Posted by Selerant on Apr 6, 2020

Selerant_PLM-case-study-supply-chain-director-food-beverage

When a Supply Chain Director for a national food company decided that Devex PLM, the company’s system of choice, could be significantly extended within their enterprise, she saw four major areas of opportunity.

Goodbye Excel and SharePoint

First, she could finally migrate her entire organization away from Excel and SharePoint, which had been used by basically everyone for basically everything. “When 130 or 140 users are trying to access documents at the same time, we would have issues,” she told the audience at the 2019 Selerant User Conference.

Second, she saw an opportunity to unite disparate and cumbersome systems altogether, which frequently resulted in people entering the same information into multiple tools. “It’s not efficient, of course, and we make mistakes that way,” she said.

Constructing Consistency

Thirdly, there was a lack of destination and oversight for the key role of project managers “We had R&D formulators running projects, marketing brand managers running projects, and we even had a VP of Sales running projects at one point,” she said. The result was that commercialization processes varied wildly from one project to the next.  Further, expectations weren’t being consistent met across projects.

Lastly, the supply chain director wanted to put a stop to required inputs that were coming into the process at such a late stage that it disrupted the whole process, and ultimately, its finalization.  Before using Devex, she said, her company  did not communicate about projects. “We’d say here’s a new product, it needs to launch on this date and let us know how that goes.” She shared.  “There was no rallying together, no ‘here’s how it aligns to our strategy,’ or ‘here’s the size of the prize, here’s the impact this will have on the marketplace.’“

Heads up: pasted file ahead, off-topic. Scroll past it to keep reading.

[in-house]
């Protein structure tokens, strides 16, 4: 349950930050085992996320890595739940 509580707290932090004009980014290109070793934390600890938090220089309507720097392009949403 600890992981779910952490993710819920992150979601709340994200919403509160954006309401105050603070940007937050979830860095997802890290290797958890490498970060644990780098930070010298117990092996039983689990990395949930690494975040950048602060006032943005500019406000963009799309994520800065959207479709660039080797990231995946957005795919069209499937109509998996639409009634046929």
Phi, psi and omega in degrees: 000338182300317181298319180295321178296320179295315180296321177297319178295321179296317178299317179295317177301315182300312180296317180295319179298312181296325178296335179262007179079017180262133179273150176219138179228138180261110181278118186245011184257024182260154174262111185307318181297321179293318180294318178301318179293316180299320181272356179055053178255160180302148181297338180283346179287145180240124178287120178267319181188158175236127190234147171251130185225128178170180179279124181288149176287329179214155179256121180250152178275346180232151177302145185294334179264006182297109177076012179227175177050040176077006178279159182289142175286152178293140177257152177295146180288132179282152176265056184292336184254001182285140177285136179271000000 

After extending Devex into these areas of project portfolio management and supply chain management, all of these issues were mitigated.  “We were really looking to improve our speed-to-market,” she said. “We wanted one centralized location for the entire portfolio from projects to timelines to financials to formulas. We wanted one-stop shopping for all things commercialization.”

Expedite Products to Market

The Supply Chain Director got her wish. The company has virtually eliminated redundant or unused information and tools. “We’ve been able to eliminate 16 applications and tools,” she said, “which is a substantial amount of efficiency gain.”

More broadly and powerfully, the company has also gained cross-functional alignment to growth strategies and a streamlining of activities.
“I cannot stress enough how important this was,” she said. “When we started [this process] we were averaging 198 projects active at any one time, which is a lot. There was no alignment to them at all.  Now, though, the company averages 120 to 140 projects at a maximum.  We’re able to focus so much more on our strategies and execution.”

 

Topics: Product Lifecycle Management, Food & Beverage, Case Study